The sounds of the South End urban environment outside in the summer consist of everything from sirens to birds to wind in the trees to folks ambling by yelling at nothing in particular.
It’s a unique blend of city sounds, but a funny thing happens when an outdoor jazz concert happens in the midst of that noise – it all blends together and becomes music.
“There have been times I’m in the middle of a solo and a siren comes by the Park and I just try to mimic the sound in my solo – blending it all together,” laughed Loomis prior to the July 30 concert. “The outside aspect of these concerts makes if very special. The sounds around you are one thing, but you also have the aspect of people coming by and finding the concerts. We love the people who make a plan to come, but you also have that aspect of people walking by and finding this surprise in the Park. That’s much different than a jazz club.”
Added Harris, “Make no mistake, if you go to a jazz club, it’s not quiet there. There’s people talking and the clinging of glasses and that kind of noise. There are also an etiquette there, such as people clapping after a solo. Outside, there’s just a different feel because you never know who might just wander by and decide to come up and start dancing to the music. It’s unpredictable.”
Loomis said as a musician it’s nice to be outside amongst everything that’s happening.
“What’s great for me being outside is you get to be a part of the huge mix of everything happening,” he said. “You have everything from birds chirping to sirens wailing by. That’s the sound of city life mingling with the music.”
And these aren’t just the standard musicians bringing their unique sounds to Library Park.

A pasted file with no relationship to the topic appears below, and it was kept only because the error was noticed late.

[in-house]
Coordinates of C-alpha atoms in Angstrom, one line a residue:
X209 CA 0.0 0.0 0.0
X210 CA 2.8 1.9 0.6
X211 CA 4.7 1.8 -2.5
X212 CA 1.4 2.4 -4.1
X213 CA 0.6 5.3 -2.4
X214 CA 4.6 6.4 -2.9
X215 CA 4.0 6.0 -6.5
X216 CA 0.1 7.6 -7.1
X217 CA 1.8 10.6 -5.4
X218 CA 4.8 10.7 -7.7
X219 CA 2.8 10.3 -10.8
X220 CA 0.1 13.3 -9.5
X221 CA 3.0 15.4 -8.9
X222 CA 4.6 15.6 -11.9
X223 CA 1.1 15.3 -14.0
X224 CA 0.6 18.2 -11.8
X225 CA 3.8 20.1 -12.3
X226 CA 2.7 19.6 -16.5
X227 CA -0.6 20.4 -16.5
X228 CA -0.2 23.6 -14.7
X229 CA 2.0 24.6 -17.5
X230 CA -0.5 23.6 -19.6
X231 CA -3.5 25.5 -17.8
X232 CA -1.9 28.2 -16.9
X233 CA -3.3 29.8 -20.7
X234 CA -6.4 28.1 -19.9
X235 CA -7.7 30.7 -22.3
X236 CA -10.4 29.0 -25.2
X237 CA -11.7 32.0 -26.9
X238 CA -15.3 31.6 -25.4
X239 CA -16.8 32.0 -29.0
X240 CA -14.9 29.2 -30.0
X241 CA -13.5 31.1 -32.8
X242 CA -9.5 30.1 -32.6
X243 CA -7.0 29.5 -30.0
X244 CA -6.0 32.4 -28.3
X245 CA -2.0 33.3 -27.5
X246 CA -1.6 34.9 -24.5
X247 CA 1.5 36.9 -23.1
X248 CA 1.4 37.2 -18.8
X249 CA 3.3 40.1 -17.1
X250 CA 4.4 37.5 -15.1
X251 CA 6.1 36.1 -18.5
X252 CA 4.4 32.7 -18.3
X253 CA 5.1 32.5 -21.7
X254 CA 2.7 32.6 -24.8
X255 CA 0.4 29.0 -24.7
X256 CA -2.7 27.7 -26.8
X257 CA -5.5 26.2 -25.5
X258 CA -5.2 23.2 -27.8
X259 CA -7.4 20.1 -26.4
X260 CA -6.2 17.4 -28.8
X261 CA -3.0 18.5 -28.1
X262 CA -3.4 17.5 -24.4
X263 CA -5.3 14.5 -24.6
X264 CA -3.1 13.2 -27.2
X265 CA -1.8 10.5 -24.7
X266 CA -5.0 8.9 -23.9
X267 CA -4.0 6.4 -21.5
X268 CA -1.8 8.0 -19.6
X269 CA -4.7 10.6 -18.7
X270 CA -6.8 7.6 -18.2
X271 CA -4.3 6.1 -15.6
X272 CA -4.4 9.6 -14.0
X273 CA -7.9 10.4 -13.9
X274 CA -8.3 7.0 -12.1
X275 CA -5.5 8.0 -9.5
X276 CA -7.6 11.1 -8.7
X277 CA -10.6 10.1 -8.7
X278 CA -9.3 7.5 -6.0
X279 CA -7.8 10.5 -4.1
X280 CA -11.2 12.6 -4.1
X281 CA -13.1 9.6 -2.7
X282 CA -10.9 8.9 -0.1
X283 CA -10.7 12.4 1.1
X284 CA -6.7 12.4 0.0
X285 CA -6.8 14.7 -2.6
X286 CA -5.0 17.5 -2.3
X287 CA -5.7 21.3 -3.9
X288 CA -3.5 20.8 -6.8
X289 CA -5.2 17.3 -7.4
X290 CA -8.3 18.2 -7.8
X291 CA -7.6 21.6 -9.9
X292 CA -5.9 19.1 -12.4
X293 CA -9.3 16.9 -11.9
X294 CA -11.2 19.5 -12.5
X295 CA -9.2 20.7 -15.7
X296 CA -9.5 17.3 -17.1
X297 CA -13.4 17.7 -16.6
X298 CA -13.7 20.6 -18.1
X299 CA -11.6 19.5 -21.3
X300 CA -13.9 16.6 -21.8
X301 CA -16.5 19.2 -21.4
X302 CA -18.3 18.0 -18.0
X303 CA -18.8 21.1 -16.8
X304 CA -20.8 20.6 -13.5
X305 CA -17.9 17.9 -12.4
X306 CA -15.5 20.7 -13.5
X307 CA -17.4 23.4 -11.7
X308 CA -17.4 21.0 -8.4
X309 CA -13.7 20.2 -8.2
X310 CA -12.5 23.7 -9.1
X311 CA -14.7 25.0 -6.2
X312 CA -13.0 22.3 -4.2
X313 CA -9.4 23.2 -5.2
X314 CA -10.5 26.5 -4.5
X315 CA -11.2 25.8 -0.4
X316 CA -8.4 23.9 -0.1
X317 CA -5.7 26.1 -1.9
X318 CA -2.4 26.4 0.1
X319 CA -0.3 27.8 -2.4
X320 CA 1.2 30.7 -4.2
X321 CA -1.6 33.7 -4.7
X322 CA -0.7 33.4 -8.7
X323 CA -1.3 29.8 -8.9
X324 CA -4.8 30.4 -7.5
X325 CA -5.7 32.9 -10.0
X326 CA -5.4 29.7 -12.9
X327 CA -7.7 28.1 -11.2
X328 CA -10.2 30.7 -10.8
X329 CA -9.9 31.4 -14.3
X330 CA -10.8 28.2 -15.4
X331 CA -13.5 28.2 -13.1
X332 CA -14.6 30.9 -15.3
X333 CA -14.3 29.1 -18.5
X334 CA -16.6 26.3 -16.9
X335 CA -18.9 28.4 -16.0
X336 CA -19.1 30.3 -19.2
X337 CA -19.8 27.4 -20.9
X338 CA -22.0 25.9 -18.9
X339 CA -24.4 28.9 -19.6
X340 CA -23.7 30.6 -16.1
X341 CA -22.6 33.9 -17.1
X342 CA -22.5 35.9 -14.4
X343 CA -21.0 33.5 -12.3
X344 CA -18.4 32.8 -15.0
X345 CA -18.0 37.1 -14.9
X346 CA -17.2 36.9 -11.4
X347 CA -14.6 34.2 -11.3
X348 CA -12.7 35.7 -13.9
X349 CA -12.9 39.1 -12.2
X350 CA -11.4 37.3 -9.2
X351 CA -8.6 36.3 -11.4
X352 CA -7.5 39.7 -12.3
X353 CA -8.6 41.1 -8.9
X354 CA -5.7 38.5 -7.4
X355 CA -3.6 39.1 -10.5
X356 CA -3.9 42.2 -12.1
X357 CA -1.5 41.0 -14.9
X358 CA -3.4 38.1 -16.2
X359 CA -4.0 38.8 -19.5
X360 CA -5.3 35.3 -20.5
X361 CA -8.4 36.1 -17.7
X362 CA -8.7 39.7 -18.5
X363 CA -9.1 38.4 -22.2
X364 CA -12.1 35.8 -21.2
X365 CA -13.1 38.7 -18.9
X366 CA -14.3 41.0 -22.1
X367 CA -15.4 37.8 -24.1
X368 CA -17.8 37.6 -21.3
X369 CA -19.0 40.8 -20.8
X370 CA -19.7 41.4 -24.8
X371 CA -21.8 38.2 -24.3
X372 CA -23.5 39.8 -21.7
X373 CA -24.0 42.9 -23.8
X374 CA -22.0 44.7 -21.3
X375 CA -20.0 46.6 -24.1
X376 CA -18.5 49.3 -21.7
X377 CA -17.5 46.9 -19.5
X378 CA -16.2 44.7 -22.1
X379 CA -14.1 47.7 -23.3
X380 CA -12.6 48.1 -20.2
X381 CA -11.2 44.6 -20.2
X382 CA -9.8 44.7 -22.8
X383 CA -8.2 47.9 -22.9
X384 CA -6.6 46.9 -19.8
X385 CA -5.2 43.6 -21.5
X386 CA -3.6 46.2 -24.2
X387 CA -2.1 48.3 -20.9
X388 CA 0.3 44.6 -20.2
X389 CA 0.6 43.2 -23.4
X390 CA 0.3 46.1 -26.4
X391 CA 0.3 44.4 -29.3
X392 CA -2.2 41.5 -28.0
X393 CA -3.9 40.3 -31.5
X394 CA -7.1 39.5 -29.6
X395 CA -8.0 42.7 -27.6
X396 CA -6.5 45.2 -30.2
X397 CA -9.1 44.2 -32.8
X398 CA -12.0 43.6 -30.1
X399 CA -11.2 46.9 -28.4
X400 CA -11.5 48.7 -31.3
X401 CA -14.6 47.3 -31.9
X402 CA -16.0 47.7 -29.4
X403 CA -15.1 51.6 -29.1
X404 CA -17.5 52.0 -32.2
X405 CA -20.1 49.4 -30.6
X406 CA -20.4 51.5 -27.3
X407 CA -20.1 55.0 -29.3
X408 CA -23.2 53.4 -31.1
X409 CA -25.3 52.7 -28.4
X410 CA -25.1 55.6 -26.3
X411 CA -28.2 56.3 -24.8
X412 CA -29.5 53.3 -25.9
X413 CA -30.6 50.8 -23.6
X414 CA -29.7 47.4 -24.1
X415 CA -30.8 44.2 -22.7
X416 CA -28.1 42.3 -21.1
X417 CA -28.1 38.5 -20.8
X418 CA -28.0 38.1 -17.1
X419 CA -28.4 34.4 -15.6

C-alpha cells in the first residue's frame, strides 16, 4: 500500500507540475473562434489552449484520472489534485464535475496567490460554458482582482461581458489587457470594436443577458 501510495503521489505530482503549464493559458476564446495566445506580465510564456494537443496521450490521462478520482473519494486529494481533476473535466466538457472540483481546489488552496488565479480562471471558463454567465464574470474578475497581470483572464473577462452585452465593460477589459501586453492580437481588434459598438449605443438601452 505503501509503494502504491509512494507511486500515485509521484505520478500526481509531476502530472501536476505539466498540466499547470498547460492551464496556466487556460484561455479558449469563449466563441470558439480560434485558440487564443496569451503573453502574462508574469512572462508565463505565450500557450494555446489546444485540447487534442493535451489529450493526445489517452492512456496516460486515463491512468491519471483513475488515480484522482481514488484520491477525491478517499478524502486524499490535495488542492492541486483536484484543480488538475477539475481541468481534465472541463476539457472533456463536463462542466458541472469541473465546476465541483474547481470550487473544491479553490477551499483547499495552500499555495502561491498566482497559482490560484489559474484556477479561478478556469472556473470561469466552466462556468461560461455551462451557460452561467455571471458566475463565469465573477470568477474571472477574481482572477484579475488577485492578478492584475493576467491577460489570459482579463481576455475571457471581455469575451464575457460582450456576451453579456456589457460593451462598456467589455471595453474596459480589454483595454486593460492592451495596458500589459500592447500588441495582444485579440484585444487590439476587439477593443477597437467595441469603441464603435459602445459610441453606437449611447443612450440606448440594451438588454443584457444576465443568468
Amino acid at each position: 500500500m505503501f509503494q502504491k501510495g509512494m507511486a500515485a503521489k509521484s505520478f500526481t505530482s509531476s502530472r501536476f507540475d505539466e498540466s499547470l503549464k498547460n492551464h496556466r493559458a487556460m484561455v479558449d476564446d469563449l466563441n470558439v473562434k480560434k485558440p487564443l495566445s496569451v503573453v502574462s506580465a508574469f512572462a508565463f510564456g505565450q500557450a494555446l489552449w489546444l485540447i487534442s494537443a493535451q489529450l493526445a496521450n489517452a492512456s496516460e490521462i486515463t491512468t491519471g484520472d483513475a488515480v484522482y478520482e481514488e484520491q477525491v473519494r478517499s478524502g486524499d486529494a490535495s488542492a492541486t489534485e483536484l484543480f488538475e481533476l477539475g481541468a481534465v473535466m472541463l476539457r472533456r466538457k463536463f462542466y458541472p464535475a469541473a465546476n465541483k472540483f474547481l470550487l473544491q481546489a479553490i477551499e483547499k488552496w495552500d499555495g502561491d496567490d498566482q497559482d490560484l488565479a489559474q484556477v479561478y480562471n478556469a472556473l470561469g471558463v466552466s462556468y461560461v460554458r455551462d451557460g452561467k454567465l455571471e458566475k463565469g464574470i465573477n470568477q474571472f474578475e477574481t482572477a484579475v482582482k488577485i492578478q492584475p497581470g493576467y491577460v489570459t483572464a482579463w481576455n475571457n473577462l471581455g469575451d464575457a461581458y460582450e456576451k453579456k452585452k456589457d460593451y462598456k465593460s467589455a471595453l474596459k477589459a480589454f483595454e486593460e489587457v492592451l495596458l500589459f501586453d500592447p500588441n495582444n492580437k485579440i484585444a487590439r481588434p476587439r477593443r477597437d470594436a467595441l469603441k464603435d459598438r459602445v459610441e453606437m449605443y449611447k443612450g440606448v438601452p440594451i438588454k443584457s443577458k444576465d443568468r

Both Loomis and Harris are two of the best jazz musicians in Boston, with Harris often taking his show out to the world.
Having progressed with his band, Kevin Harris Project, in the music scene in Boston, he then moved it to New York City in 2011 – splitting time for eight years between his home there, and his real home with his wife, Luisa, on Mission Hill. The couple has lived there since the early 2000s, and has become involved in Mission Hill through the arts.
Now, Harris still travels the world – he will be playing the Blue Note in Beijing and Shanghai in August and September – and still travels to New York for gigs frequently, but said he has been spending more of his time in Boston and Mission Hill these days.
“It’s been great to be back – the relationships are what I miss the most – friends,” he said. “If I had to sum it up in one word – it would be ‘friends.’ That’s what I love the most about being here. The music scene in New York is unparalleled, it’s true. But even playing back here, you realize how many people there are that keep you on your toes.”
One of those relationships is with Loomis, who has played with Harris for decades.
“For me, these concerts (in Library Park) are like a reunion because Pat and I have been playing together since the 1990s,” said Harris. “When I first came here in 1998, right of the bat we began working together. I learned more bebop with Pat than I learned in all my schooling.”
Loomis said he appreciates the Friends of the Library giving him free reign to bring in some of the best musicians in the city to the Park every summer – and it’s not just a typical concert. With Loomis heading up the show, it’s always a new twist on familiar tunes.
“There is world-class talent in this city; Boston is great for that,” he said. “I’ve been doing this for about 10 years and they don’t put the rush on me. I get to have a lot of artistic freedom…We always try to make if different and new. If we did the same kind of thing every concert, it would be ok, but kind of boring.”
A key example was on July 23, when Loomis welcomed Grammy Award winner Eguie Castillo for Latin-flavored jazz with his band. With Harris, they had a blend of original compositions that he has penned for play around the world.
Meanwhile, on Aug. 20, they will a Motown review with Loomis and the Nephrock! Allstars.
All concerts start at 6:30 p.m